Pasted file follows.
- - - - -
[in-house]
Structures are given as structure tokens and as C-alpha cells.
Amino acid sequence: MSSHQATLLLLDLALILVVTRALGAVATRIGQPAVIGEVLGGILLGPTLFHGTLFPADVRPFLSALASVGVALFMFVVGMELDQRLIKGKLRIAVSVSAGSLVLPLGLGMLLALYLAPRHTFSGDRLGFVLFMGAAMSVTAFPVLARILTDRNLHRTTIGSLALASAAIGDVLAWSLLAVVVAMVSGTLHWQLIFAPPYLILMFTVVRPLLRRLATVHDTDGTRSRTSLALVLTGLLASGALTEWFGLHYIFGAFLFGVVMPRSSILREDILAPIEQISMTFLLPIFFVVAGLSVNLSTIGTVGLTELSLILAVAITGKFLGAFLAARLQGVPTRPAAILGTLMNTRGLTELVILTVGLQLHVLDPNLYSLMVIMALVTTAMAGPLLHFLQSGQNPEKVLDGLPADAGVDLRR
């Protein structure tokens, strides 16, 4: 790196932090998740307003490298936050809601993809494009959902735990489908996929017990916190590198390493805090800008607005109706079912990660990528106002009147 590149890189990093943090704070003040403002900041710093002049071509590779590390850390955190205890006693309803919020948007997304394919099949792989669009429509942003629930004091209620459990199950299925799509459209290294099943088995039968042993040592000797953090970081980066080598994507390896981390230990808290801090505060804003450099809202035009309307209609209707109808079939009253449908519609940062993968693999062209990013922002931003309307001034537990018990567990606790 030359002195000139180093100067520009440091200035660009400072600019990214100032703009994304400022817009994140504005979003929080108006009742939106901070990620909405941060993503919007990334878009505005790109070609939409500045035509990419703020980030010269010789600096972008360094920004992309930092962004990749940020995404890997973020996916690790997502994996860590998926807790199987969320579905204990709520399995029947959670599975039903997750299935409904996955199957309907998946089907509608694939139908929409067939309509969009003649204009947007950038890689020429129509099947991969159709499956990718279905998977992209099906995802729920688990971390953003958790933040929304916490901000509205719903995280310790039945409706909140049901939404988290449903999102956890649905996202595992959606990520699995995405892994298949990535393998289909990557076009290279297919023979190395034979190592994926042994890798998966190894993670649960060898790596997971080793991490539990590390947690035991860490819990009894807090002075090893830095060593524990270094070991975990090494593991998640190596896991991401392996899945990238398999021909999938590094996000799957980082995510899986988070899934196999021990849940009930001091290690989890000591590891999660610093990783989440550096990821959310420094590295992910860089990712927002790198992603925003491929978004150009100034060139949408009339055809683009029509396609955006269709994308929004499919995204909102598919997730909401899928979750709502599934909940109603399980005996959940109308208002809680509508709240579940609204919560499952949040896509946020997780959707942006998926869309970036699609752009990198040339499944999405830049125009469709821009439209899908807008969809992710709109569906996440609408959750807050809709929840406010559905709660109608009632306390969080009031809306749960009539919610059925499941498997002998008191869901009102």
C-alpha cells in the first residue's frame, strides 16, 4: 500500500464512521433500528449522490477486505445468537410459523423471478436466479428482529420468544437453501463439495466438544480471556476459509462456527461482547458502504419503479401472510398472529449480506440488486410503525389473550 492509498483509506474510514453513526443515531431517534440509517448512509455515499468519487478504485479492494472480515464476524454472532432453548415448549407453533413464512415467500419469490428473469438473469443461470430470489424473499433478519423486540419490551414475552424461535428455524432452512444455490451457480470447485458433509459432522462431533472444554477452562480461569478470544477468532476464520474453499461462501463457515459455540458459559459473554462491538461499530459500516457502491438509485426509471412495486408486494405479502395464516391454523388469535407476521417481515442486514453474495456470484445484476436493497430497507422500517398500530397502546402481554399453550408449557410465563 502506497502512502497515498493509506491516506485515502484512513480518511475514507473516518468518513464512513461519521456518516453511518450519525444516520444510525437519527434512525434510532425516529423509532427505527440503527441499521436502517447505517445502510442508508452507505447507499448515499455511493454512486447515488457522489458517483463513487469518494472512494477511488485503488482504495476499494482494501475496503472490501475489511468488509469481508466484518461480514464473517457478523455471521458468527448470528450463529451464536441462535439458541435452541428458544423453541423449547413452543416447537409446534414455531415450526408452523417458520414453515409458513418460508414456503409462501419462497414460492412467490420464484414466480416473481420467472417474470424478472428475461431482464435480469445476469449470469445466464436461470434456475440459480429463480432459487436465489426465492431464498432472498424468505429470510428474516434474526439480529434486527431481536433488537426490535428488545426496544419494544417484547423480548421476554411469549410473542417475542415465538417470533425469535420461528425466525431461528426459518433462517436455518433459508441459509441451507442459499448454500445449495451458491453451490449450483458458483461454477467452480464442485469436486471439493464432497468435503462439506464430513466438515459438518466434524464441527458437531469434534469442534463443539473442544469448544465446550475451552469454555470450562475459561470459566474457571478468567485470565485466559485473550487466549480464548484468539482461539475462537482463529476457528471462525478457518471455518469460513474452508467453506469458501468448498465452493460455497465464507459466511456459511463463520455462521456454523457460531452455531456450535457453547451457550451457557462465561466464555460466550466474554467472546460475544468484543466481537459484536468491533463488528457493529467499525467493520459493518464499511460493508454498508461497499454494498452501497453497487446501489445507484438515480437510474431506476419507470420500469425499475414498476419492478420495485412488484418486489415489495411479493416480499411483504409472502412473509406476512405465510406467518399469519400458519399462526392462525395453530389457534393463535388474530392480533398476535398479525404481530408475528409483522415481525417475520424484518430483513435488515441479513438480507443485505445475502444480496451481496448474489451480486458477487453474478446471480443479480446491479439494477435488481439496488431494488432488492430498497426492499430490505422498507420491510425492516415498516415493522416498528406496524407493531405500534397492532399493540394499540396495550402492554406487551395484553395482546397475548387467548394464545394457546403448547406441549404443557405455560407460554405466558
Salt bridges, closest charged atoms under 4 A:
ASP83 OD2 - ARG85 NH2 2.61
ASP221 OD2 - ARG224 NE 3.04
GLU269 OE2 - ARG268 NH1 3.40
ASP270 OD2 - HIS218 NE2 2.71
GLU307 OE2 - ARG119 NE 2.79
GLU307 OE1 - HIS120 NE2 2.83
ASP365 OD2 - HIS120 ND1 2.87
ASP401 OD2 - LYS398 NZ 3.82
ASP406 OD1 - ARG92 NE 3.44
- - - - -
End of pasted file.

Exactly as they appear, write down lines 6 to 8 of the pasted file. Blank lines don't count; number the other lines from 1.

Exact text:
Salt bridges, closest charged atoms under 4 A:
ASP83 OD2 - ARG85 NH2 2.61
ASP221 OD2 - ARG224 NE 3.04